Years ago, I heard about a guy named Kurt who ran into one difficulty after another. On the way to work one morning, a garbage truck slammed into his car. A week later, he lost $20,000 dollars on a stock he’d owned for years. Two weeks later, he was hospitalized for kidney stones. A month later, he decided to take a vacation and ski in Colorado, but on the first day, he wiped out going down a slope, hit a tree, and broke his leg. As he lay in the snow waiting for the paramedics, he looked toward heaven and said, “Why, God? Why has all this happened to me?”
Suddenly a huge index finger emerged from the clouds and pointed directly at him; then a voice said, “Well, it’s because… you bug me, Kurt.” Ever feel that way? Ever hurt so badly that it seemed almost a certainty that God had made you His enemy? Suffering can raise such questions; so can pain. It’s akin to saying, “When times are good, God loves me, but when times are bad, He doesn’t.”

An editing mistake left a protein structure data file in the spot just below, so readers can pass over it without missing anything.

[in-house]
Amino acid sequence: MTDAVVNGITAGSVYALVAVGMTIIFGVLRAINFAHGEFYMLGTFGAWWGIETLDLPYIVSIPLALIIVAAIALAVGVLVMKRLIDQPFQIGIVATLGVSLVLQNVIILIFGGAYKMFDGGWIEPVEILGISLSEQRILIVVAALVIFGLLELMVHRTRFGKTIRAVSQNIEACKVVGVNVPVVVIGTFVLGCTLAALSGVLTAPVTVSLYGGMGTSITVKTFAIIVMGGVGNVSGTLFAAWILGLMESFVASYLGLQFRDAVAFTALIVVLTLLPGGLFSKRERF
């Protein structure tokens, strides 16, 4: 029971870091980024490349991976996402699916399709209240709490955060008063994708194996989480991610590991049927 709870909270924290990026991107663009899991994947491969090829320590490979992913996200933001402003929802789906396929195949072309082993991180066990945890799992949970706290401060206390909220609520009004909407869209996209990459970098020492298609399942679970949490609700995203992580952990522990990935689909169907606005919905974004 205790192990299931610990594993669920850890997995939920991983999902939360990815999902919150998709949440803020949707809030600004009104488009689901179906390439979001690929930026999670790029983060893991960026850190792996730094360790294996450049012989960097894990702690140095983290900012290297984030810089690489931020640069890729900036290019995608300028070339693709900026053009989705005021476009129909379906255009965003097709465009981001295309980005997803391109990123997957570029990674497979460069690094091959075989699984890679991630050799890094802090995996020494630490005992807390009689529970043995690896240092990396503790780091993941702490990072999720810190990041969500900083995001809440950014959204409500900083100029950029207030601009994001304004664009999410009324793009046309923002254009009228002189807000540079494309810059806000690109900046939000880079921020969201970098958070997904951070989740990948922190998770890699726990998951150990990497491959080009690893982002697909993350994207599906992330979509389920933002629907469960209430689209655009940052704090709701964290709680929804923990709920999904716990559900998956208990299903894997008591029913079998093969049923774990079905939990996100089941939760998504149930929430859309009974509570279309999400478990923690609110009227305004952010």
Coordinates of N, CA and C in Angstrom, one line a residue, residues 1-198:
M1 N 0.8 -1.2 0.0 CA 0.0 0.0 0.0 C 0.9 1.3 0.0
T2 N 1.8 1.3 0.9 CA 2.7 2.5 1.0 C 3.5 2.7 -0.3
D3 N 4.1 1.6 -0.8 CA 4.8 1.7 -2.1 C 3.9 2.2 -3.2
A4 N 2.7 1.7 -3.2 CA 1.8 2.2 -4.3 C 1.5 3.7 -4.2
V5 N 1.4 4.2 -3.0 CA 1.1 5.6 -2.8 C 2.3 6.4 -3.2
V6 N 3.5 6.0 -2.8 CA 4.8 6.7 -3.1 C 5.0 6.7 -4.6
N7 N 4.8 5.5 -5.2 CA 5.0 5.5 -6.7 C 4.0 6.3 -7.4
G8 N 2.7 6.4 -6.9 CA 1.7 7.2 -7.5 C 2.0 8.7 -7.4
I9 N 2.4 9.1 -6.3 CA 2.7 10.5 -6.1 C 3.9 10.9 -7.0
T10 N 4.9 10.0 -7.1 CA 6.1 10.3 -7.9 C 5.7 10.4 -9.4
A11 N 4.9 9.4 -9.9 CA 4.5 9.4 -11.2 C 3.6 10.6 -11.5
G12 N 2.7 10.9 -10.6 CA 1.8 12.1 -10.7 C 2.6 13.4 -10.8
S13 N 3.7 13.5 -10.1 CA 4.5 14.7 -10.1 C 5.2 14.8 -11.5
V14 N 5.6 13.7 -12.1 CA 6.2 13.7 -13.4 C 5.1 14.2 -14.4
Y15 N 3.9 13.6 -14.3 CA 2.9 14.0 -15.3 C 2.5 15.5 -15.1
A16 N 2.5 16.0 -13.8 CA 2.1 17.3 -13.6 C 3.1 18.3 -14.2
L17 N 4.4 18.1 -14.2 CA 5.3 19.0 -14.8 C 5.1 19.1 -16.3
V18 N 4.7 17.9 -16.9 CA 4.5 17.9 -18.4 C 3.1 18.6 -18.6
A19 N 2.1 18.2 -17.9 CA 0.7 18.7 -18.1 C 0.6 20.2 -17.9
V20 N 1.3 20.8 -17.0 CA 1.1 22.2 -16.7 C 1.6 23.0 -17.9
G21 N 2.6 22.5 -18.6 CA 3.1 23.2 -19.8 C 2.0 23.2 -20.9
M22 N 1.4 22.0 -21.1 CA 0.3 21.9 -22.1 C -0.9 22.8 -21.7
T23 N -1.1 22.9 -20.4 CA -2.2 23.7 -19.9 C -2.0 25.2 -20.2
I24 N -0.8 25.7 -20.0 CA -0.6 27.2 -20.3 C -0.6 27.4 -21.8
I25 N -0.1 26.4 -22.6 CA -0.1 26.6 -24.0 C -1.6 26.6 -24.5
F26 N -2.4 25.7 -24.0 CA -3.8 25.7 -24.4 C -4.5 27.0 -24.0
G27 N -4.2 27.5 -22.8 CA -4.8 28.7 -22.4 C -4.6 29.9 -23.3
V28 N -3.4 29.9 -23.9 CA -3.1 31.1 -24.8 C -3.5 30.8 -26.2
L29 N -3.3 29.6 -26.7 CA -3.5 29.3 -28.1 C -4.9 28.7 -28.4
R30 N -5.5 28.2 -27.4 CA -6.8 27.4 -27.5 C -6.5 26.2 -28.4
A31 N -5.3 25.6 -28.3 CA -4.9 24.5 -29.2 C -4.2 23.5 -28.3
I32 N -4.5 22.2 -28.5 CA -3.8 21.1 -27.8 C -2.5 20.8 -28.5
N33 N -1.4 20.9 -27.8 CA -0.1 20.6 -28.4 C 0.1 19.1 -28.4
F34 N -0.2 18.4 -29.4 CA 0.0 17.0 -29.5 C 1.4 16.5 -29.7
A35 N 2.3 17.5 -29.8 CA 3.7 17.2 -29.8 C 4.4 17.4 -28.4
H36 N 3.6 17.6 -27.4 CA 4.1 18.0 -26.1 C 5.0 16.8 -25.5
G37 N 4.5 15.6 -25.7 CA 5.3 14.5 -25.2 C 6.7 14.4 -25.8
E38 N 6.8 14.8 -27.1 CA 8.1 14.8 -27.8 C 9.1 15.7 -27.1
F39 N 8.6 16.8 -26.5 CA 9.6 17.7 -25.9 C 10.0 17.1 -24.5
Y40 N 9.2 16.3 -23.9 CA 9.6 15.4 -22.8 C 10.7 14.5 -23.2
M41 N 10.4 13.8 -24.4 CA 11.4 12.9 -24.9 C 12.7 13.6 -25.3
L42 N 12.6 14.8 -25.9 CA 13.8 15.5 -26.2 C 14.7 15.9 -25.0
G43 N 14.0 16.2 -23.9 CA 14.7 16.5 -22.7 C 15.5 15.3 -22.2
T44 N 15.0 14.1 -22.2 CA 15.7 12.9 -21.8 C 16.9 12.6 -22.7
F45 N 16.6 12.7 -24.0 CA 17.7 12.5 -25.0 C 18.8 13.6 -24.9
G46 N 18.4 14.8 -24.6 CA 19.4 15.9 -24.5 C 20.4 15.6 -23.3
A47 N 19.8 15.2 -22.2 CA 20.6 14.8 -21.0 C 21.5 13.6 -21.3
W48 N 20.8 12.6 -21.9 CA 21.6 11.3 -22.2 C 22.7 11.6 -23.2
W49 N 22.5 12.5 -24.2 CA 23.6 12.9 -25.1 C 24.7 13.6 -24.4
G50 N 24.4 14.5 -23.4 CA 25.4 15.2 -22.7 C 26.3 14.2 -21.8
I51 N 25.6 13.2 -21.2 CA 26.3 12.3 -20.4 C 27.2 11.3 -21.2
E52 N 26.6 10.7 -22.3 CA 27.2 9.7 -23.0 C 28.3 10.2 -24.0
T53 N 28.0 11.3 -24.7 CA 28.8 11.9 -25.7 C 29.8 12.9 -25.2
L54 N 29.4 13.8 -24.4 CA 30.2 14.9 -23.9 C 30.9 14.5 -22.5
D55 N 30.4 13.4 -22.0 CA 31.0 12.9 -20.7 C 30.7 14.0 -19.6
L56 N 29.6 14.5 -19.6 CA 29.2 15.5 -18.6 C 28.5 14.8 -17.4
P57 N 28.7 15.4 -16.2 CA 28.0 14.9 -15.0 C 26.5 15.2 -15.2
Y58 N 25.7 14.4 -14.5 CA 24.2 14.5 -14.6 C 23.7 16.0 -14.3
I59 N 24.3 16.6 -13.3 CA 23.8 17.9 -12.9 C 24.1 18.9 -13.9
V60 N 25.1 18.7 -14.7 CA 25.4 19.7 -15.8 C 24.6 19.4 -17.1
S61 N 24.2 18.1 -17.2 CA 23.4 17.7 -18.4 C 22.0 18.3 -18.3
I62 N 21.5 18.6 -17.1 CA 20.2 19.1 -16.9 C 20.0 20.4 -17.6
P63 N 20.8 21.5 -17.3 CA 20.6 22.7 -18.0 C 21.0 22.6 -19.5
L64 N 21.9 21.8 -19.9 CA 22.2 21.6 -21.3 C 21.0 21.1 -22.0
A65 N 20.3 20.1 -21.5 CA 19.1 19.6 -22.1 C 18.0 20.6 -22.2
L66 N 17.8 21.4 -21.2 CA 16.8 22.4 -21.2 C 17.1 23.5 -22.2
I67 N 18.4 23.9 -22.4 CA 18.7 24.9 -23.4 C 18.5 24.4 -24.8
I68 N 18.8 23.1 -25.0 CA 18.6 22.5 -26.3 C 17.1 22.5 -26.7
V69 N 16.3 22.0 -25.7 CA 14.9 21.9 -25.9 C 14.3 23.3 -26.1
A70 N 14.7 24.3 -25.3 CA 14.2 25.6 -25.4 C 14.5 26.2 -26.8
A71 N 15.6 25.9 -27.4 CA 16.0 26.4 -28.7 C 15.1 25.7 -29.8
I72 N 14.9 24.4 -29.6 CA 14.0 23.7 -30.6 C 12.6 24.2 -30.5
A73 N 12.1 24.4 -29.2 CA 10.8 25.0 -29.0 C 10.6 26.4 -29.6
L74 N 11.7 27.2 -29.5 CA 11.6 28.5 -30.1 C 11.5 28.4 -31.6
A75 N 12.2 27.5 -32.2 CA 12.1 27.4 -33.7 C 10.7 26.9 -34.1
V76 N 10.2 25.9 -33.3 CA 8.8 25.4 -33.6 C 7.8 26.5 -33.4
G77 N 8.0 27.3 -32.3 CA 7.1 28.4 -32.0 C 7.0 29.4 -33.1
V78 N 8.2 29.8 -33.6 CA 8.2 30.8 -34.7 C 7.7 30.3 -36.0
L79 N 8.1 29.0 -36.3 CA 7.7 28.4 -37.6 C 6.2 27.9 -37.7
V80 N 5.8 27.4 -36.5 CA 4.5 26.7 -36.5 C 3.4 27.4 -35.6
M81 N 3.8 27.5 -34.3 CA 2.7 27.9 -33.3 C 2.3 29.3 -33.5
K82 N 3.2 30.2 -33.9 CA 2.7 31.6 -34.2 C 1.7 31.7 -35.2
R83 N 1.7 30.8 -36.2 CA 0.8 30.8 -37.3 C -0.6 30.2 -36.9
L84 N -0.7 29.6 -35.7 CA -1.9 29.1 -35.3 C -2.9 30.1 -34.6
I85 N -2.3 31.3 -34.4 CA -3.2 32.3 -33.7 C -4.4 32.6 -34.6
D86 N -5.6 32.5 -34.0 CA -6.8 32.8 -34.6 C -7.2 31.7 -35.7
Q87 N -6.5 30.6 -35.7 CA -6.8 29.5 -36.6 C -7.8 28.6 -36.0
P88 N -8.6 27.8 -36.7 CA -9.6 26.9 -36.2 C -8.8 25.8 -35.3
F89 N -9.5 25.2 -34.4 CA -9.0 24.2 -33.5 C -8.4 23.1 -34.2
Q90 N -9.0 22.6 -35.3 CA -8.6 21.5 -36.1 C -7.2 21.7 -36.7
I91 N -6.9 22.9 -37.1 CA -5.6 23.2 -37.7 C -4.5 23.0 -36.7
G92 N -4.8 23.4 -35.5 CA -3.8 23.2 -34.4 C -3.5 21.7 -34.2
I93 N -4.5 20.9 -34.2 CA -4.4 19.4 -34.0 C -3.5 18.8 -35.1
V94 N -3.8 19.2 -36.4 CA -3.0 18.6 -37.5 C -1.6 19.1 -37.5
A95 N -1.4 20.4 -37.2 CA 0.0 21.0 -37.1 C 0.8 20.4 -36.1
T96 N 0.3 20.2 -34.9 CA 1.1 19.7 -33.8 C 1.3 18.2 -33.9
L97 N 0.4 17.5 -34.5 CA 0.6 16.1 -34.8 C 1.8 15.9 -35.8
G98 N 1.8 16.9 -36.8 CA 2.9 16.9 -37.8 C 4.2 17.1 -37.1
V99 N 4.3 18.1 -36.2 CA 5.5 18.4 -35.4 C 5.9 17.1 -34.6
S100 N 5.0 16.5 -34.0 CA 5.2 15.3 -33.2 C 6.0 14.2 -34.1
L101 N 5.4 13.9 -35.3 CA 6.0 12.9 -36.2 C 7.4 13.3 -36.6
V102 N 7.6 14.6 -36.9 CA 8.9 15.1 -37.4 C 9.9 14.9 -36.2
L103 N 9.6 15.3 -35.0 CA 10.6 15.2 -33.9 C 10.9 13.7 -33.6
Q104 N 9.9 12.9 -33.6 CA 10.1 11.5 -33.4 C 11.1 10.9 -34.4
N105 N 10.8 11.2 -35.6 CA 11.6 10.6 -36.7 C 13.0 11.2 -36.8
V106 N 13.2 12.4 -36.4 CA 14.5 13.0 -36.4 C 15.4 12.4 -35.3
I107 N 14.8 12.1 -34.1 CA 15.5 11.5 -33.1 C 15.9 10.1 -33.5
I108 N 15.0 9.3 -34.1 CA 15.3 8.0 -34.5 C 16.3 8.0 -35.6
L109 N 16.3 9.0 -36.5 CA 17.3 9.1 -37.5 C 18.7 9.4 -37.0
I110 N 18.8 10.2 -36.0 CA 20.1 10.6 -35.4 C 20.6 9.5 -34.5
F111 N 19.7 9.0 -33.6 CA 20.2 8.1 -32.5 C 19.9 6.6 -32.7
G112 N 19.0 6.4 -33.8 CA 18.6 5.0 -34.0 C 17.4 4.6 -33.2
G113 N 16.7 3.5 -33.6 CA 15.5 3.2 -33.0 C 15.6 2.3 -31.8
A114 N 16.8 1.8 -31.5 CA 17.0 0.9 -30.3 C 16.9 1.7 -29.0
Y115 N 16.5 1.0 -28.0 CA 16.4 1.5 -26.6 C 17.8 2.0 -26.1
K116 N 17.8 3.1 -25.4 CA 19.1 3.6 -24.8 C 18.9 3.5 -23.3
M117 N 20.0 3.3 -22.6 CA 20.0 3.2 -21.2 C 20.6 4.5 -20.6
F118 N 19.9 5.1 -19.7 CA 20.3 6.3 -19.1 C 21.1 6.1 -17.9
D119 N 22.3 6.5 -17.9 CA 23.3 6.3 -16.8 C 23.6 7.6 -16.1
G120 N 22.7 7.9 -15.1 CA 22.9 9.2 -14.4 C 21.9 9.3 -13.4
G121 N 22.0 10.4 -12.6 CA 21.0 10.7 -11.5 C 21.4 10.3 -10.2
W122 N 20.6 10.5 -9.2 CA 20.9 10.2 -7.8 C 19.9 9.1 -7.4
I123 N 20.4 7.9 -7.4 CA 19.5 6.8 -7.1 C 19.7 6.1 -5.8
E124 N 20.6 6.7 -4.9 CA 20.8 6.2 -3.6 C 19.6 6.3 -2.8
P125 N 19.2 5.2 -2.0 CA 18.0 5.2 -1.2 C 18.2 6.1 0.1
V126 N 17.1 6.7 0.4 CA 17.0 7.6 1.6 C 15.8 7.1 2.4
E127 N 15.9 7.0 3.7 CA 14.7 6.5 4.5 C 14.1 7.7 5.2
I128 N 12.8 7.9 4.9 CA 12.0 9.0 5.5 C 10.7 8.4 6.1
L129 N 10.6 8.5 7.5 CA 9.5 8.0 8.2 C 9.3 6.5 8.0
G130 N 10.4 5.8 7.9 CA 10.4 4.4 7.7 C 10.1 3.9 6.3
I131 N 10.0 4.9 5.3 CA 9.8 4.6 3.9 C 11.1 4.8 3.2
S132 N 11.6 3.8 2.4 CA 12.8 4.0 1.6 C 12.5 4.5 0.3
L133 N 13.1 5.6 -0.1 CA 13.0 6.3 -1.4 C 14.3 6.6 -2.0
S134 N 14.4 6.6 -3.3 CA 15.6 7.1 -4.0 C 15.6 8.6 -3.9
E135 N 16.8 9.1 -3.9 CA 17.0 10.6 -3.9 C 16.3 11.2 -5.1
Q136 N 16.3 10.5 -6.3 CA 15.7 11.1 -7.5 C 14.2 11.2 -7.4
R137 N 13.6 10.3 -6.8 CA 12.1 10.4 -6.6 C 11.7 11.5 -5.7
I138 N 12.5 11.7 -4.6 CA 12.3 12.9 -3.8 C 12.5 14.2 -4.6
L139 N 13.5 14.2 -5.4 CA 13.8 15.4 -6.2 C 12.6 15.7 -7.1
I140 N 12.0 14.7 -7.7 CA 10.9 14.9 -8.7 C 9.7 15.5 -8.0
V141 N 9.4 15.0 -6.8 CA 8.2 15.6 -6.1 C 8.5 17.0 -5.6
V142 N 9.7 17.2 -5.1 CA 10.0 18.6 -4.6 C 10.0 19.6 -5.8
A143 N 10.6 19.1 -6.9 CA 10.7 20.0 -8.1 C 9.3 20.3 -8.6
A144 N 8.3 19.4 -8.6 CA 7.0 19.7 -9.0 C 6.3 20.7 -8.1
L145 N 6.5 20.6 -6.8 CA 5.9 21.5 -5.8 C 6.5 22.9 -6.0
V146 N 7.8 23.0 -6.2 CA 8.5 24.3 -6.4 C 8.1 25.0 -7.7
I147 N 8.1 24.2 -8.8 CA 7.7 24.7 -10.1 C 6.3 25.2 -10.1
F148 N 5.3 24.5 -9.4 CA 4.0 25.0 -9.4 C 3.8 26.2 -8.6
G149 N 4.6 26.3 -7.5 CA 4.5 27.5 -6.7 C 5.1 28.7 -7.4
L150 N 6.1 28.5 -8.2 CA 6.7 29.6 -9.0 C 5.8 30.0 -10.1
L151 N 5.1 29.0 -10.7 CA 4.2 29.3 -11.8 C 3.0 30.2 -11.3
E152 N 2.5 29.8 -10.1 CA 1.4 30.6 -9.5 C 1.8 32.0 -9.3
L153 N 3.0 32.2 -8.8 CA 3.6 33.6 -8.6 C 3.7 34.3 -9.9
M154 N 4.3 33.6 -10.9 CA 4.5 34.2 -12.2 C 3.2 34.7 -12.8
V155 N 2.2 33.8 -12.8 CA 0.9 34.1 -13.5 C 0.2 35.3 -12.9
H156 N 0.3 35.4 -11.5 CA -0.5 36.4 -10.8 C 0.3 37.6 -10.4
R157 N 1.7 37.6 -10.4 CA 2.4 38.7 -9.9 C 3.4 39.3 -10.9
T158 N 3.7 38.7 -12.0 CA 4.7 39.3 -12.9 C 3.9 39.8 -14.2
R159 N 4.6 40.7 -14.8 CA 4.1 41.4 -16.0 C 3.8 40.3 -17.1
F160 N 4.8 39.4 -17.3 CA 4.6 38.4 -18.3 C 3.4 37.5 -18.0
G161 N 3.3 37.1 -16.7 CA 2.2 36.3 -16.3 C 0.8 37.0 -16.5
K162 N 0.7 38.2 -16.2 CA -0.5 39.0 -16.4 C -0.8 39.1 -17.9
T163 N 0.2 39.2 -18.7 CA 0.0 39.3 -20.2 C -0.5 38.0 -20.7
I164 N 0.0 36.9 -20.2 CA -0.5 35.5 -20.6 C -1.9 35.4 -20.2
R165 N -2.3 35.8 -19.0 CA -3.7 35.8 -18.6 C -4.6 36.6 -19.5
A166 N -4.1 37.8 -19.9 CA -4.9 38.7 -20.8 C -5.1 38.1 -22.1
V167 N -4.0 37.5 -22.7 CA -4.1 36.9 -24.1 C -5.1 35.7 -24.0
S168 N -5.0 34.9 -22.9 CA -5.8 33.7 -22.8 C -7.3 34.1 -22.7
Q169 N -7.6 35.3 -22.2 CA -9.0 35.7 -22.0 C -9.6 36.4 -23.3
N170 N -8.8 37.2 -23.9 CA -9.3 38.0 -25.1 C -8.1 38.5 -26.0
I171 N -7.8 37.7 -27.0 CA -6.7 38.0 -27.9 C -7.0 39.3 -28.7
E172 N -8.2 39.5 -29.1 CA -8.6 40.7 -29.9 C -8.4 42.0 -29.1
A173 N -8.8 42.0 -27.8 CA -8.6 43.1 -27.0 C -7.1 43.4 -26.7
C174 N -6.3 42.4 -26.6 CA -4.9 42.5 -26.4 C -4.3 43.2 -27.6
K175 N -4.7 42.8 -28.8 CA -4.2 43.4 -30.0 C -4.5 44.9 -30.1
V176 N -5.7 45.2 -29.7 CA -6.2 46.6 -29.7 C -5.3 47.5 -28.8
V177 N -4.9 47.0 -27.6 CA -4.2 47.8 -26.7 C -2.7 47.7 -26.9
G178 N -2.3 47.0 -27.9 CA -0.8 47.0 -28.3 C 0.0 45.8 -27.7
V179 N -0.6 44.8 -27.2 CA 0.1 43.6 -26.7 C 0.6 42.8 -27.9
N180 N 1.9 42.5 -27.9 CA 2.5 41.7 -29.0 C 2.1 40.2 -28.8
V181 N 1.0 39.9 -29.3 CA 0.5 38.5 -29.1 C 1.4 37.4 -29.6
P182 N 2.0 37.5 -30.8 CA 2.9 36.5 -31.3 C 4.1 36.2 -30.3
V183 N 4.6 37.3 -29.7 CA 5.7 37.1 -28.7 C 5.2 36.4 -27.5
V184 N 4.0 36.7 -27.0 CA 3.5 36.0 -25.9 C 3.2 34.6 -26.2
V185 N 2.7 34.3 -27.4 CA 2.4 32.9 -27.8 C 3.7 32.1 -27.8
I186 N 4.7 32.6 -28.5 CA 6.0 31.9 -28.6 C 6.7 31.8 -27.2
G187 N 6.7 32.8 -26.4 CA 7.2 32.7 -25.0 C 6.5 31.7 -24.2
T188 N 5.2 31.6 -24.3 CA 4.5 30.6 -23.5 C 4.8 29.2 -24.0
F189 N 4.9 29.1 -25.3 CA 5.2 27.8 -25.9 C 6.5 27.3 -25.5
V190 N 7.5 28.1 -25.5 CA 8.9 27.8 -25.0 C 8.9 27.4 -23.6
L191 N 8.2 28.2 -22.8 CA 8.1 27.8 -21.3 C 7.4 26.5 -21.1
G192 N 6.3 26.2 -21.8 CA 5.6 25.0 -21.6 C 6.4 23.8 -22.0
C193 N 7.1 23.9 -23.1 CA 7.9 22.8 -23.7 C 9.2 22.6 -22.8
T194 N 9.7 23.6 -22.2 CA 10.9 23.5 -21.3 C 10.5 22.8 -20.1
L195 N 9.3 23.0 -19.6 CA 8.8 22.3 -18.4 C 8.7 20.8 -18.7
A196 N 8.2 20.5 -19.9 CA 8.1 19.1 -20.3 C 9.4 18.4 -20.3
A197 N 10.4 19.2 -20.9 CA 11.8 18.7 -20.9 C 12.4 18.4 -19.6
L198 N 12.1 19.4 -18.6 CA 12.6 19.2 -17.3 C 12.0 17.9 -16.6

Friend, that’s terrible theology. Having faith in God does not guarantee a pain-free life; the Bible doesn’t teach that, nor should we. Life is hard enough without having to wonder every day if God is mad, sad, or glad; if He’s against us, rather than for us.
We’re going to think this week about pain, suffering, and healing. I invite you to brew a hot cup of coffee or tea each morning and join me.
In his book Reversed Thunder, Eugene Peterson says, “God doesn’t explain suffering; He surrounds it.” I’ve come to understand that—have you? Today, if you’ve grown bone-tired, drop-dead weary of asking “Why?”, would you take a few minutes and invite God to come and meet you in your suffering, heartbreak, or despair? Then just say, “Lord, please surround me. If ever I needed your embrace, it’s now.” It will make a difference, friend, I promise.